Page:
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Month: January 2022

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How Should I Talk About My Anxiety With Others?

For years, you’ve been more than a little anxious most days. Now, fear, lack of sleep, eating problems, and avoidance have begun ruling your life. So how do you start to get better? One way is to find someone you can trust and develop ways to talk about anxiety with others.

What Is Anxiety?

Anxiety is a feeling of fear, dread, and uneasiness. It might cause you to sweat, feel restless and tense, and have a rapid heartbeat. However, it can be a normal stress reaction. For example, you might feel anxious when faced with a difficult problem at work, before taking a test, or before making an important decision.”

Anxiety that persists, and worsens over time, could be a sign of an anxiety disorder. But the symptoms are manageable.

Know The Symptoms

Anxiety is different for everyone, but general symptoms may include:

  • Physical warning signs like fast heartbeat, fast breathing (or hyperventilation), increased or extreme perspiration, trembling or muscle twitching, weakness or fatigue, digestive, or gastrointestinal complications (gas, constipation, diarrhea)
  • Nervousness, restlessness, tension
  • You have feelings of anger, panic, or dread
  • Trouble focusing
  • Problems sleeping
  • Strong avoidance tendencies
  • Obsessions about particular ideas or doing something repeatedly
  • Anxiety about something distressing which happened in the past

Can Anxiety Get Worse?

For most people, anxiety goes away on its own. But for others, it doesn’t and can morph into more severe anxiety disorders, which may require treatment like psychotherapy or ketamine to control the symptoms. According to the National Alliance on Mental Illness, studies indicate that 40 million adults in the U.S. suffer from anxiety disorders. Common anxiety disorders include:

Risk Factors

You may be at greater risk of getting an anxiety disorder based on:

  • You have a sympathetic nature and see the world as threatening
  • Anxiety and in shyness childhood or adolescence
  • You’re female
  • Alcohol abuse
  • Past trauma

While anyone is at risk of getting anxiety, the chances of developing a more severe anxiety disorder are higher due to certain illnesses or medical conditions, side effects from a particular medicine, or intoxication from alcohol, anti-anxiety medication, cocaine, and sedatives.

How Should I Talk About My Anxiety With Others?

We know that millions of people have severe anxiety disorders, but only about 36 percent get treatment. Why is that? It may be due to embarrassment, the stigma of mental illness, being afraid to see a doctor, or something else. It’s difficult for people to talk about their anxiety with someone else, but there are things that you can do to make that conversation a little easier.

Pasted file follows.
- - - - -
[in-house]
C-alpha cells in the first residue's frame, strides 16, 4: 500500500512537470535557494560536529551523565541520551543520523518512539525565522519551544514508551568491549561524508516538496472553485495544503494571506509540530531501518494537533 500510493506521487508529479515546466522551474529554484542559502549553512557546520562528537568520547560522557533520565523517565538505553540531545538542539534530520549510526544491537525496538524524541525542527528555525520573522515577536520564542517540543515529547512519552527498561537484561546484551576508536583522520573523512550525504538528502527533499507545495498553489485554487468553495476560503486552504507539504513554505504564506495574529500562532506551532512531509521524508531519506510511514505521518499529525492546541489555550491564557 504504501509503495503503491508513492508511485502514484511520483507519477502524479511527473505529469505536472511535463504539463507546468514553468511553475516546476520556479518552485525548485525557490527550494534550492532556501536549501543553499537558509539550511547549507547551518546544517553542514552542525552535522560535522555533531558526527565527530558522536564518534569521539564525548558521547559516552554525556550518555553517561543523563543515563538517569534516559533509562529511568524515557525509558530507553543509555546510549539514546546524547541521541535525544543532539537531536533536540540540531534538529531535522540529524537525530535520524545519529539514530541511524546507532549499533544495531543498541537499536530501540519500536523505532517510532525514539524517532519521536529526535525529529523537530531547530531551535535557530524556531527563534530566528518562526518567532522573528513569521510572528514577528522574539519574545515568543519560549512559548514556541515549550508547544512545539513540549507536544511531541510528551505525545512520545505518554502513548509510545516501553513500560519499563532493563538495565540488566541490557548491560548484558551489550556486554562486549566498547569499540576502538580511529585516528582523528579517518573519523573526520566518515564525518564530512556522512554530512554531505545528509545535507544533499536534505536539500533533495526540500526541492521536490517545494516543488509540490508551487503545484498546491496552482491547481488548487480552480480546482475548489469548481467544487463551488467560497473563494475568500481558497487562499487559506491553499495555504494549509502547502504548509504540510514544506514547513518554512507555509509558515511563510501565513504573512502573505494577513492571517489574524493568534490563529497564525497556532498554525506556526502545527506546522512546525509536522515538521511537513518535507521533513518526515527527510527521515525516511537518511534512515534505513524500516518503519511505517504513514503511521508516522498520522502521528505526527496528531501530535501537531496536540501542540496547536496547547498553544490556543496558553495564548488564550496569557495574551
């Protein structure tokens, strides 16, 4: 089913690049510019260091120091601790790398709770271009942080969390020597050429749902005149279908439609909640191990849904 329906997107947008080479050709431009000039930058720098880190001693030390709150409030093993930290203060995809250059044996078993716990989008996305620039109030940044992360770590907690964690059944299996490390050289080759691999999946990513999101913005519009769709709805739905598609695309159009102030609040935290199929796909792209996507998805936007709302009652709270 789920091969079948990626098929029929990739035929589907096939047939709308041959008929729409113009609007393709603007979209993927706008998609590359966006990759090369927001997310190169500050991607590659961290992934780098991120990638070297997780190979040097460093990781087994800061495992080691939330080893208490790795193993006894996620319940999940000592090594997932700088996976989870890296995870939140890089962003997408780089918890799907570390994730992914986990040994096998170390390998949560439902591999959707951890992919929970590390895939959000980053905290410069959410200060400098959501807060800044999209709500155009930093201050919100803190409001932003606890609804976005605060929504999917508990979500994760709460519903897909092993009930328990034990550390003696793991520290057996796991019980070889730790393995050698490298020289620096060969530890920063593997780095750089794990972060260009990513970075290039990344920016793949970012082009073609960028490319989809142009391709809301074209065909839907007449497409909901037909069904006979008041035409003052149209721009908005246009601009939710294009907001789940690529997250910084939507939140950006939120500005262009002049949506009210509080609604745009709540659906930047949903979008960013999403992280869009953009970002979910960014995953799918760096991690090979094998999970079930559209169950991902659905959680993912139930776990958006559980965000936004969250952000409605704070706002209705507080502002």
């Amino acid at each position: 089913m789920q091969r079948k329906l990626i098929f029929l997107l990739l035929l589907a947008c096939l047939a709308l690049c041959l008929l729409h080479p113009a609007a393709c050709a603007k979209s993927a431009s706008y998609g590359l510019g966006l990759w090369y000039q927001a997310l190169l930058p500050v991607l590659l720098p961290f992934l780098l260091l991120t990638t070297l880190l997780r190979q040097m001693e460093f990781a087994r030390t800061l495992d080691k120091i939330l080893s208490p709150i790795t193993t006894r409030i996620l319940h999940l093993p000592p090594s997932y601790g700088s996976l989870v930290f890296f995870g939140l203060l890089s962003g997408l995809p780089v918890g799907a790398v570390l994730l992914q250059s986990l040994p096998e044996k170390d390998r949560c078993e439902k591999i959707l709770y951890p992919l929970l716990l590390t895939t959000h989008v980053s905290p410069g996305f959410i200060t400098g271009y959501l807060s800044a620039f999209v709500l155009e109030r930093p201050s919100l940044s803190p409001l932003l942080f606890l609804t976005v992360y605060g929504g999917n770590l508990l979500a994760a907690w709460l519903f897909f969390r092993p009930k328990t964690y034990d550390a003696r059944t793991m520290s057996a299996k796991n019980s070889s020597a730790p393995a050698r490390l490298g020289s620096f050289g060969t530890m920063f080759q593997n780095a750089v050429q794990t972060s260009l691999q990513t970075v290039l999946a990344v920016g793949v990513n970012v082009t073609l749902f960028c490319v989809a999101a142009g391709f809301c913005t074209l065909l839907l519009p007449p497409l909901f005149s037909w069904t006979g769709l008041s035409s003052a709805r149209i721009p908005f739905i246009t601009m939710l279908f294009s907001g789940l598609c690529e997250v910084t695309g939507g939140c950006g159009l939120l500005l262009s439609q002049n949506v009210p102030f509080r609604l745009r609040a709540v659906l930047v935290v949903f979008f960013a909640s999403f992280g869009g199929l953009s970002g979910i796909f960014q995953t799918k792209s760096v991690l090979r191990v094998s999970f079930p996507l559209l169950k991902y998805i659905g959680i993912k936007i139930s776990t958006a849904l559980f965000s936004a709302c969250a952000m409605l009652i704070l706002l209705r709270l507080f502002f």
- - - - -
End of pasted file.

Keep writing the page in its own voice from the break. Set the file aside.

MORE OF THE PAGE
• Do the research and know what you’re talking about. Do you think you have a specific disorder? What are the symptoms or triggers?
  • Put pen to paper and write down your thoughts, feelings, and behavior. Keeping a journal helps you understand what’s going on and may help explain it to someone else.
  • Explain specific symptoms and why you think you have them. For instance, if you’re hesitant to step into a crowded elevator, is it because you’re claustrophobic? Or are you afraid the elevator will fall?
  • Most people are more than happy to help someone in need, especially a loved one or close friend. If you have an anxiety disorder, give someone you trust the tools to help you. What have you done in the past to reduce symptoms of an anxiety disorder? Maybe that person can try doing the same thing. 
  • Describe words or phrases which you perceive as dismissive. If someone knows what these are, they may be less likely to use them when you’re feeling anxious.
  • Work on developing coping mechanisms together. Again, someone else’s perspective may be helpful.

Diagnosis & Treatment

To identify your condition, your healthcare provider will ask you to describe your symptoms as well as your personal and family medical history. You may also get a physical examination and undergo lab tests to ensure that another health issue isn’t triggering your anxiety symptoms.

If there isn’t a medical problem, your doctor may perform a psychological evaluation or refer you to a mental health specialist. In either case, you’ll be asked to describe your thoughts, feelings, behaviors, and if you or a family member has a history of mental illness.

Once diagnosed, treatment may involve psychotherapy, self-help, medicine, lifestyle changes, or ketamine

Final Thoughts

There are many reasons people don’t talk about their anxiety with someone else – fear, stigmatization, lack of knowledge – but overcoming that hesitance may be the first step in getting better. If you can’t talk to a loved one or friend, ask your doctor for more information on controlling anxiety symptoms.

Illustration of mind and behavior

Forms of Depression